Hexacyclinol–The Data Debate
Feb26

Hexacyclinol–The Data Debate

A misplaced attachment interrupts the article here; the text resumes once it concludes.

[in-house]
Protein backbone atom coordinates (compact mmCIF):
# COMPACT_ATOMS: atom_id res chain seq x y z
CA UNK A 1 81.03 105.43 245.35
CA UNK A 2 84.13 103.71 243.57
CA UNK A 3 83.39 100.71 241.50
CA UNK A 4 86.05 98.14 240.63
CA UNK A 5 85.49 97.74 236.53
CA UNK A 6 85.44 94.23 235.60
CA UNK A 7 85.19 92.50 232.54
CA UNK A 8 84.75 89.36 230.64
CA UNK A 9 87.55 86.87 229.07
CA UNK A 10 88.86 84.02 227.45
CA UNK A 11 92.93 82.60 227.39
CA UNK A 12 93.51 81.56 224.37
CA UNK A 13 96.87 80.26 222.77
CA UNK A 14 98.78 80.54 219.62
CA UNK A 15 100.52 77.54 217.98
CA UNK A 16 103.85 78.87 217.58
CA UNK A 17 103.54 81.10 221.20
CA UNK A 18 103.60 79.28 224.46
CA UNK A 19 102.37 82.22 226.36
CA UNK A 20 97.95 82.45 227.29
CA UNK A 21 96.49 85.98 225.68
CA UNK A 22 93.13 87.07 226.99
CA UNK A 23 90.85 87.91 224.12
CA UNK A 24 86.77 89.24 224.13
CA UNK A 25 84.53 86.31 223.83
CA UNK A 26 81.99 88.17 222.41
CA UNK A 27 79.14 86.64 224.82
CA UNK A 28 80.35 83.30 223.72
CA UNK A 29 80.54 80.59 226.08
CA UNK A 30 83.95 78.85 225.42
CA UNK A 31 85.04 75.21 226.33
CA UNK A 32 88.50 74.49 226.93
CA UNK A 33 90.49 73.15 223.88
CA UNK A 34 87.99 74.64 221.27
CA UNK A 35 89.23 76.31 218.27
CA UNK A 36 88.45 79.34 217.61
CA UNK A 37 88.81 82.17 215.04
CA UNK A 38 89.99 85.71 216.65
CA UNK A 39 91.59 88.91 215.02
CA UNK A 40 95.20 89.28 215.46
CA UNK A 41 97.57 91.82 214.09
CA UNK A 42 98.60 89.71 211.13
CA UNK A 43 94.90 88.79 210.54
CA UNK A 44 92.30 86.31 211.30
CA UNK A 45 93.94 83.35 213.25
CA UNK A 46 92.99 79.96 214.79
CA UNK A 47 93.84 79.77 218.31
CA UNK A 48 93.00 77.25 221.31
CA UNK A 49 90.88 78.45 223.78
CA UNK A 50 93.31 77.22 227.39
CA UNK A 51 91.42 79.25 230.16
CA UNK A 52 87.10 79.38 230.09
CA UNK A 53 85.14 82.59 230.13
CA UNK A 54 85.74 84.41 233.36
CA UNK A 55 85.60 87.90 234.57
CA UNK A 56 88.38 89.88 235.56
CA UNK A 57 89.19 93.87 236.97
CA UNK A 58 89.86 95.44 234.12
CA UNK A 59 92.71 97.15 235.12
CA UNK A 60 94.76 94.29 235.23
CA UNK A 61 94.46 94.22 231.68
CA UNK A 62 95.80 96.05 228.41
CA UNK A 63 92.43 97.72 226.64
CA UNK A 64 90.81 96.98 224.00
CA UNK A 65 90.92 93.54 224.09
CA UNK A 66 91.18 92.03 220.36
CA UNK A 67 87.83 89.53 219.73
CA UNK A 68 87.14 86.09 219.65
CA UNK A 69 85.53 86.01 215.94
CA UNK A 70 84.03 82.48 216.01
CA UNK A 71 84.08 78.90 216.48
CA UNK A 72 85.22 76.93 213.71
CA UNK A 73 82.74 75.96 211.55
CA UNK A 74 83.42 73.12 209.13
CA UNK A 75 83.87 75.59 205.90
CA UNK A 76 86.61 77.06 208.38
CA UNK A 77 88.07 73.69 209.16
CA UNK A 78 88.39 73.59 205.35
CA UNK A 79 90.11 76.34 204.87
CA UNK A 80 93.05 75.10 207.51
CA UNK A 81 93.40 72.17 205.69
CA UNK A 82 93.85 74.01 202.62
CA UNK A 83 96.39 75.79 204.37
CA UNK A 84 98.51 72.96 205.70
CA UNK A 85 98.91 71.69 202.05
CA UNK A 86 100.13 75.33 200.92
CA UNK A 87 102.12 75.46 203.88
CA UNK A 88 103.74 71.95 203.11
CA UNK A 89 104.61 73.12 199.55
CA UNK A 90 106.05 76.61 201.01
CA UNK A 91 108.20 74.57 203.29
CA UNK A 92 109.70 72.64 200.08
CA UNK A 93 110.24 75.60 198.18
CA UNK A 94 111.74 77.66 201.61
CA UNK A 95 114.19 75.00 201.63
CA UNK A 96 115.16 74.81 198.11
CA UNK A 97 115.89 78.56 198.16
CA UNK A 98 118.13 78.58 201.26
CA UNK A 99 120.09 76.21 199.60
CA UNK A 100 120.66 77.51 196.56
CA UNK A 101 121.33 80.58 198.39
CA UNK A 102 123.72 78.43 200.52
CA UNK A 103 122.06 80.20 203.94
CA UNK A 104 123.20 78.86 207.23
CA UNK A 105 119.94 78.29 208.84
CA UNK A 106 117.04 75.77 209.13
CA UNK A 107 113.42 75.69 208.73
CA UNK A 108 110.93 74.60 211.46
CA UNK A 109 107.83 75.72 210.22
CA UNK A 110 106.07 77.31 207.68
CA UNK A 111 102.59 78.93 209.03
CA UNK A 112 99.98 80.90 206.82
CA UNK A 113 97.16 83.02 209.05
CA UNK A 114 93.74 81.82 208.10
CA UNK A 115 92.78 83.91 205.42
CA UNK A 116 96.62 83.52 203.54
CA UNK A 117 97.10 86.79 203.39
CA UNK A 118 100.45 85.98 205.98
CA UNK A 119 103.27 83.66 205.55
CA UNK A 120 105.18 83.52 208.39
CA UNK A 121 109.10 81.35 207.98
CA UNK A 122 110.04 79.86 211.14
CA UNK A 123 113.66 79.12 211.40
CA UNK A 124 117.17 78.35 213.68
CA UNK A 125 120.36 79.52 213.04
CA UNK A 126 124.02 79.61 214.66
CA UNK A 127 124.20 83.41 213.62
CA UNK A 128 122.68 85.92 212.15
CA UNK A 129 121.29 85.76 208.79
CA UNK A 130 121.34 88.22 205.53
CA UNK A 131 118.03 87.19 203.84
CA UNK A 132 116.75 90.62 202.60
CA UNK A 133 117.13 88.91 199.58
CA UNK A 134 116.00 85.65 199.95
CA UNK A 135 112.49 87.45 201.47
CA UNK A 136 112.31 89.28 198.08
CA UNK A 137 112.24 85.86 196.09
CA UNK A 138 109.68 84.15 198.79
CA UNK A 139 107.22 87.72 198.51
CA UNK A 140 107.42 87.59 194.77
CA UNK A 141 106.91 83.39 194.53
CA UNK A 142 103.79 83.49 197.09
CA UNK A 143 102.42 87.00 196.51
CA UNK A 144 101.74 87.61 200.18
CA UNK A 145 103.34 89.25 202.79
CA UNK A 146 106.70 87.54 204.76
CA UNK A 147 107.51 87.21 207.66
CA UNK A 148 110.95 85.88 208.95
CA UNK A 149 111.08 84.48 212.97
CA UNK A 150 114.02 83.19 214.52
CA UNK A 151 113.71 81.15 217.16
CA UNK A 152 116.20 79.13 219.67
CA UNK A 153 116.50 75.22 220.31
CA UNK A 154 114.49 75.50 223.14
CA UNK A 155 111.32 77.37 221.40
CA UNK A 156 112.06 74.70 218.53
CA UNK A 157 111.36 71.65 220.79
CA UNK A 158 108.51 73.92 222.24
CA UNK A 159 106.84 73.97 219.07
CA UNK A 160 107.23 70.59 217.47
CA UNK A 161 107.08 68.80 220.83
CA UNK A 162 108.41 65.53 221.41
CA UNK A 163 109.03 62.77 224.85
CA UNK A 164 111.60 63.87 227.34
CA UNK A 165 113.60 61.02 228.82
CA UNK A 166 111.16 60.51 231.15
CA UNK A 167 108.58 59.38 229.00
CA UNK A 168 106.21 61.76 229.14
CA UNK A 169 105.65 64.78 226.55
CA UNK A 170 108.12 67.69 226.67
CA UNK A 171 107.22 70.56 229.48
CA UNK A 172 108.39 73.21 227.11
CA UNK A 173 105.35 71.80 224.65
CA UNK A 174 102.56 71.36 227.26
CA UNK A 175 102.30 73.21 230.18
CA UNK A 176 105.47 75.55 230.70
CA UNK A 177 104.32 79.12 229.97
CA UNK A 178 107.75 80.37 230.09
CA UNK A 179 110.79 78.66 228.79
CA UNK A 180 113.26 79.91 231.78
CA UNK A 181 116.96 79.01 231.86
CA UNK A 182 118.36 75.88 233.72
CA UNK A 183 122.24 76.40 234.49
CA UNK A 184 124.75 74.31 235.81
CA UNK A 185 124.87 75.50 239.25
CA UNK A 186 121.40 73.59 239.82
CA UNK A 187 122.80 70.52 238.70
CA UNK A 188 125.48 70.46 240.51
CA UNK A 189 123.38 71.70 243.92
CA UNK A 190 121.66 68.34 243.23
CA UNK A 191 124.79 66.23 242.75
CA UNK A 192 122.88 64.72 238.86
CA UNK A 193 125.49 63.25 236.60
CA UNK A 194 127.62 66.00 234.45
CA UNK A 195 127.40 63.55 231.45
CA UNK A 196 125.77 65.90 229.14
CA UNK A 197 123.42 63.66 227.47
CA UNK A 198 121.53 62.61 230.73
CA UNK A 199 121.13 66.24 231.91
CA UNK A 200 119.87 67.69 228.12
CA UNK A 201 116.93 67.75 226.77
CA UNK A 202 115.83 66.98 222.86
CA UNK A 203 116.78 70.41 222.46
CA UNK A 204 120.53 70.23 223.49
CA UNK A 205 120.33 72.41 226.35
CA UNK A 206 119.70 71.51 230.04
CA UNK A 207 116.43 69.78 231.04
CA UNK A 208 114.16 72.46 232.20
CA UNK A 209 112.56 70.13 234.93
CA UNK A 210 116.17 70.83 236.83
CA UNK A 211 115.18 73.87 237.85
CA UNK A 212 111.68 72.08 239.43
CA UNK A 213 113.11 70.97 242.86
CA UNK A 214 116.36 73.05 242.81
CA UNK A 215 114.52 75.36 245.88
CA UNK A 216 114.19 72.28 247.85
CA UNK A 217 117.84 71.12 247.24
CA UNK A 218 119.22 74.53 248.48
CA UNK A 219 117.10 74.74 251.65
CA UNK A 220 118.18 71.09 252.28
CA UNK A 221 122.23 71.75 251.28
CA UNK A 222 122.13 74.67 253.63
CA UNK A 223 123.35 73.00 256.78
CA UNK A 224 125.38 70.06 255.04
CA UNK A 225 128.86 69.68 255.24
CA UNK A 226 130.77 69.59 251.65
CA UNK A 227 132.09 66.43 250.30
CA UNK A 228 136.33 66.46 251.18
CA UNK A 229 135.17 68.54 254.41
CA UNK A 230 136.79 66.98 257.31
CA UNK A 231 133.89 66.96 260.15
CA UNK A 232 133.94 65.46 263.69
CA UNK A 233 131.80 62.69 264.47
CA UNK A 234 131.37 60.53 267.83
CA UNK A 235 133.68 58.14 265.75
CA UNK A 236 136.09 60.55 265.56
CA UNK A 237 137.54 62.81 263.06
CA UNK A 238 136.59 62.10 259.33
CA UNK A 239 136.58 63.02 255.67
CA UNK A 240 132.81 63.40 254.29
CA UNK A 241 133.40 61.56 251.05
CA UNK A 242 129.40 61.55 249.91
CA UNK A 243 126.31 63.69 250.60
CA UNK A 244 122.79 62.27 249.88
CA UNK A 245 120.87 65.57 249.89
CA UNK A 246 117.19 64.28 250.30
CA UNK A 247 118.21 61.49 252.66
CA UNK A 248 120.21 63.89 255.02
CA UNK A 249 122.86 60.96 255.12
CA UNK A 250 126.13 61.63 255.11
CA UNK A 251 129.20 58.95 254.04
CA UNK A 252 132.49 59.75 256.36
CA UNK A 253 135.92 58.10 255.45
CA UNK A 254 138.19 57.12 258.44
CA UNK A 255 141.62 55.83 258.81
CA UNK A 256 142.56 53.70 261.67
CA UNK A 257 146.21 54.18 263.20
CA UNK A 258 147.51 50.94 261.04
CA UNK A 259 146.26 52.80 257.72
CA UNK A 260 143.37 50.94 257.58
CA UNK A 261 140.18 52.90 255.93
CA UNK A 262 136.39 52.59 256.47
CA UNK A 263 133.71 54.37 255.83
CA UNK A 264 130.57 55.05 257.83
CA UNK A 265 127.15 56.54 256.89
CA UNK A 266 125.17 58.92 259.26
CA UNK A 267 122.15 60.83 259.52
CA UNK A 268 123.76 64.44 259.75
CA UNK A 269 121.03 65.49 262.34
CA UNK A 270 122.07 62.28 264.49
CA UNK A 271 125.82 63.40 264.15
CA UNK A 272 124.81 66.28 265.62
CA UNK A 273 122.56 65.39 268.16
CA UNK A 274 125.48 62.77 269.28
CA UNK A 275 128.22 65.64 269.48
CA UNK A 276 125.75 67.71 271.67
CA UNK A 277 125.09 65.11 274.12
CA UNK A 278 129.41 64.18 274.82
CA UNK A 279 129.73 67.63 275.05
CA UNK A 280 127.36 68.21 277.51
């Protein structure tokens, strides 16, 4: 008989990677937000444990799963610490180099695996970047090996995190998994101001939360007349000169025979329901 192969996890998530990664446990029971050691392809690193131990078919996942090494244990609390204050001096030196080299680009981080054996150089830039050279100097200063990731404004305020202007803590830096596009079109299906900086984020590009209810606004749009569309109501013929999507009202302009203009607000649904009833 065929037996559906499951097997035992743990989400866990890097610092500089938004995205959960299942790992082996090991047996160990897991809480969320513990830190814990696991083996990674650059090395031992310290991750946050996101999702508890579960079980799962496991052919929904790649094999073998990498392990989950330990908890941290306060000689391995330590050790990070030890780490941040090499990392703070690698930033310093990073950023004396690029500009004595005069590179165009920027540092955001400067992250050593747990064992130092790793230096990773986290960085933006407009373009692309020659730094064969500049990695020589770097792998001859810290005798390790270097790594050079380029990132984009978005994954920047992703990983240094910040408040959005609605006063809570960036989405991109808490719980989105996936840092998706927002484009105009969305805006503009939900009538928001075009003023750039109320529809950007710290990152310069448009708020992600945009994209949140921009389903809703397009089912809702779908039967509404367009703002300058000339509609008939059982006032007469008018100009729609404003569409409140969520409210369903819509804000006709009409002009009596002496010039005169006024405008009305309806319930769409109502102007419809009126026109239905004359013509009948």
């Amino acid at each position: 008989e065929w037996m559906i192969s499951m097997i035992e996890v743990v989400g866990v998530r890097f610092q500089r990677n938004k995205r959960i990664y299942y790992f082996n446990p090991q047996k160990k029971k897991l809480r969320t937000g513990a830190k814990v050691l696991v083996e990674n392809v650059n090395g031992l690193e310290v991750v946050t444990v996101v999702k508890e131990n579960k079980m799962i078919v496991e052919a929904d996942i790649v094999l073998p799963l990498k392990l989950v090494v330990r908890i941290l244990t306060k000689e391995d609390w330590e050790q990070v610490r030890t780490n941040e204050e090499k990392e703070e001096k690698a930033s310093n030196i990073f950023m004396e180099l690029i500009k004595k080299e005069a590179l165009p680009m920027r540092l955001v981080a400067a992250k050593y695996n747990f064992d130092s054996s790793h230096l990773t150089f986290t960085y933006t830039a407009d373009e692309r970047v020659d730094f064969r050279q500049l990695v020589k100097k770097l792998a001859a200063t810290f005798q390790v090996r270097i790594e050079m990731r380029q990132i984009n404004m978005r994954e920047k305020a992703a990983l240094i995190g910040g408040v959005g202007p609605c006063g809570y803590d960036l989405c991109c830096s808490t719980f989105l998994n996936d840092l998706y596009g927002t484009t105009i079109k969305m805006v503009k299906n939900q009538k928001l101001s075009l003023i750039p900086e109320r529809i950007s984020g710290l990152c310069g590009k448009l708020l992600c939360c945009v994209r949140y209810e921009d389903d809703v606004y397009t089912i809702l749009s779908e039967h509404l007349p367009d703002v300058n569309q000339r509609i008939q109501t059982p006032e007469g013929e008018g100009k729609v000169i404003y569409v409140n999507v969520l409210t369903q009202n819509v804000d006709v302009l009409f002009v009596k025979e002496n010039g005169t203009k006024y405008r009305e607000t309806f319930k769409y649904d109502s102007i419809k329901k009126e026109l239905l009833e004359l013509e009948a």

We’ve noticed some buzz in the blogosphere lately (here, here, here, and here) over a recent Org. Lett. paper (DOI: 10.1021/ol900164a) revisiting hexacyclinol—a natural product that got a lot of attention back in 2006. The new paper was a reminder that James J. La Clair, the controversial figure in the hexacyclinol brouhaha, had said back in 2006 that he was going to duplicate his disputed total synthesis and republish his results with more spectral data. La Clair joined the discussion about the Org. Lett. paper over at In the Pipeline, where commenters called for him to put the debate to rest by providing additional data. That got us thinking about the role that data plays in putting these kinds of debates to rest. The amount of data that ends up in a publication has a lot to do with what a journal requires, so we decided to learn what different journals look for in characterization and supporting information, and how has that changed with time. Angewandte Chemie—the journal that published La Clair’s hexacyclinol synthesis—states in its Guidelines for the Preparation of Manuscripts: “The identity and purity of all new compounds must be fully characterized by appropriate analytical methods (e.g. NMR spectroscopy, X-ray crystal structure analysis, elemental analysis, etc.). These data should be given in the Supporting Information in the event that they exceed the scope of the Experimental Section.” Peter Gölitz, the journal’s editor, is away this week, and ACIE’s other editors preferred not to comment on the evolution of this policy in his absence. When we hear from him, we’ll post an update. UPDATE 3/4/09: We corresponded with Peter Gölitz via email. Three updates from our conversation with Gölitz may be found further down in the text. We’re also in the process of tracking down paper copies of ACIE issue 1 from 2005, the year in which La Clair’s paper was submitted, and/or issue 1 from 2006, the year it was published. That’s where the journal prints its Guidelines for the Preparation of Manuscripts. We’ll post an update once we have that information. UPDATE 3/2/09: We’ve obtained ACIE’s Notice to Authors from 2005. The instructions for ACIE communications in 2005 are identical to the most recent guidelines, except that they are missing the “The identity and purity of all new compounds” statement mentioned above. You can read the 2005 Notice to Authors at the link below. supporting-material-requirements-2005-angew.pdf Peter Stang, Editor of JACS, tells us, “We look for a body of information that fully supports the claims made, and that information depends on the field.” That guiding philosophy hasn’t changed with time, but the particulars have evolved. For instance,...

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